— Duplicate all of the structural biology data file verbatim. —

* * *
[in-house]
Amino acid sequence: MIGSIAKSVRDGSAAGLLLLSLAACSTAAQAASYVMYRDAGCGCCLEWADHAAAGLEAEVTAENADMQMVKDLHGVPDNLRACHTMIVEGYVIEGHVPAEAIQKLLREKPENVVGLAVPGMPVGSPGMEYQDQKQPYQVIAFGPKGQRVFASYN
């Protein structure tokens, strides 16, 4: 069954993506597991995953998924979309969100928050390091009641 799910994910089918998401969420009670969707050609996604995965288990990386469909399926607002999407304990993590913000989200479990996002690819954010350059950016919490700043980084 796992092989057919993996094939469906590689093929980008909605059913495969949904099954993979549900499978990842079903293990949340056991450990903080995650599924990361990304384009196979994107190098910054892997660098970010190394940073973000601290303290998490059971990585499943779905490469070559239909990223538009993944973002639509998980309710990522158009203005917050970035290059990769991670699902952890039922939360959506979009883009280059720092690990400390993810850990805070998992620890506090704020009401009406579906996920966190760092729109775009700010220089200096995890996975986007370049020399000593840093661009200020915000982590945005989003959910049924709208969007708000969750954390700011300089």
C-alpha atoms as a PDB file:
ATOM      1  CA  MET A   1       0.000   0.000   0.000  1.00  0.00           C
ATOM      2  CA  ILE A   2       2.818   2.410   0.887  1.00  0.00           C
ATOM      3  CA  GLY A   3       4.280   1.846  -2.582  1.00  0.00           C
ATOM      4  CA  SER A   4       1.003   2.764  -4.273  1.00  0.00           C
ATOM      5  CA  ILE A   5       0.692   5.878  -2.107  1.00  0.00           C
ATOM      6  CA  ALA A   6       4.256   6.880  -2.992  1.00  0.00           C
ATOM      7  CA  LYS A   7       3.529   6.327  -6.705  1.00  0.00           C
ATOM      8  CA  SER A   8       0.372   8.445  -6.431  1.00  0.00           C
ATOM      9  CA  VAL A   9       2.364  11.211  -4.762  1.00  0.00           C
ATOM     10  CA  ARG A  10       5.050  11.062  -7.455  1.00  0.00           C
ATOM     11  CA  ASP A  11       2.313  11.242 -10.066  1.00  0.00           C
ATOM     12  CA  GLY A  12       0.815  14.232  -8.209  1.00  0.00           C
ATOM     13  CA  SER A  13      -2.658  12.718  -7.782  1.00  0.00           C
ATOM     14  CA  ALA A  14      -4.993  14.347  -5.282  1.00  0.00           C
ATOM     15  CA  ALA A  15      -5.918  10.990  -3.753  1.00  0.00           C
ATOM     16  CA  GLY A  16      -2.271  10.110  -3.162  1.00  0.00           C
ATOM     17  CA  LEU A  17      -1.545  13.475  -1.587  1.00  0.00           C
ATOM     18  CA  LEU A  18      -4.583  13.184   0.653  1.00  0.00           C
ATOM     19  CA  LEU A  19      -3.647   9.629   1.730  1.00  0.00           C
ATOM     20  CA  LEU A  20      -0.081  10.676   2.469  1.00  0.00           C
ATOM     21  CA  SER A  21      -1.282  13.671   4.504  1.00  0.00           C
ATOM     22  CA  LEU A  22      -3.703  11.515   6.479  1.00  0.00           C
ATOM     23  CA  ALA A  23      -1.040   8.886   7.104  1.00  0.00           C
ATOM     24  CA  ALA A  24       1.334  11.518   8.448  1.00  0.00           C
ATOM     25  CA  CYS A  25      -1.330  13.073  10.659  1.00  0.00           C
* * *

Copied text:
[in-house]
Amino acid sequence: MIGSIAKSVRDGSAAGLLLLSLAACSTAAQAASYVMYRDAGCGCCLEWADHAAAGLEAEVTAENADMQMVKDLHGVPDNLRACHTMIVEGYVIEGHVPAEAIQKLLREKPENVVGLAVPGMPVGSPGMEYQDQKQPYQVIAFGPKGQRVFASYN
């Protein structure tokens, strides 16, 4: 069954993506597991995953998924979309969100928050390091009641 799910994910089918998401969420009670969707050609996604995965288990990386469909399926607002999407304990993590913000989200479990996002690819954010350059950016919490700043980084 796992092989057919993996094939469906590689093929980008909605059913495969949904099954993979549900499978990842079903293990949340056991450990903080995650599924990361990304384009196979994107190098910054892997660098970010190394940073973000601290303290998490059971990585499943779905490469070559239909990223538009993944973002639509998980309710990522158009203005917050970035290059990769991670699902952890039922939360959506979009883009280059720092690990400390993810850990805070998992620890506090704020009401009406579906996920966190760092729109775009700010220089200096995890996975986007370049020399000593840093661009200020915000982590945005989003959910049924709208969007708000969750954390700011300089």
C-alpha atoms as a PDB file:
ATOM      1  CA  MET A   1       0.000   0.000   0.000  1.00  0.00           C
ATOM      2  CA  ILE A   2       2.818   2.410   0.887  1.00  0.00           C
ATOM      3  CA  GLY A   3       4.280   1.846  -2.582  1.00  0.00           C
ATOM      4  CA  SER A   4       1.003   2.764  -4.273  1.00  0.00           C
ATOM      5  CA  ILE A   5       0.692   5.878  -2.107  1.00  0.00           C
ATOM      6  CA  ALA A   6       4.256   6.880  -2.992  1.00  0.00           C
ATOM      7  CA  LYS A   7       3.529   6.327  -6.705  1.00  0.00           C
ATOM      8  CA  SER A   8       0.372   8.445  -6.431  1.00  0.00           C
ATOM      9  CA  VAL A   9       2.364  11.211  -4.762  1.00  0.00           C
ATOM     10  CA  ARG A  10       5.050  11.062  -7.455  1.00  0.00           C
ATOM     11  CA  ASP A  11       2.313  11.242 -10.066  1.00  0.00           C
ATOM     12  CA  GLY A  12       0.815  14.232  -8.209  1.00  0.00           C
ATOM     13  CA  SER A  13      -2.658  12.718  -7.782  1.00  0.00           C
ATOM     14  CA  ALA A  14      -4.993  14.347  -5.282  1.00  0.00           C
ATOM     15  CA  ALA A  15      -5.918  10.990  -3.753  1.00  0.00           C
ATOM     16  CA  GLY A  16      -2.271  10.110  -3.162  1.00  0.00           C
ATOM     17  CA  LEU A  17      -1.545  13.475  -1.587  1.00  0.00           C
ATOM     18  CA  LEU A  18      -4.583  13.184   0.653  1.00  0.00           C
ATOM     19  CA  LEU A  19      -3.647   9.629   1.730  1.00  0.00           C
ATOM     20  CA  LEU A  20      -0.081  10.676   2.469  1.00  0.00           C
ATOM     21  CA  SER A  21      -1.282  13.671   4.504  1.00  0.00           C
ATOM     22  CA  LEU A  22      -3.703  11.515   6.479  1.00  0.00           C
ATOM     23  CA  ALA A  23      -1.040   8.886   7.104  1.00  0.00           C
ATOM     24  CA  ALA A  24       1.334  11.518   8.448  1.00  0.00           C
ATOM     25  CA  CYS A  25      -1.330  13.073  10.659  1.00  0.00           C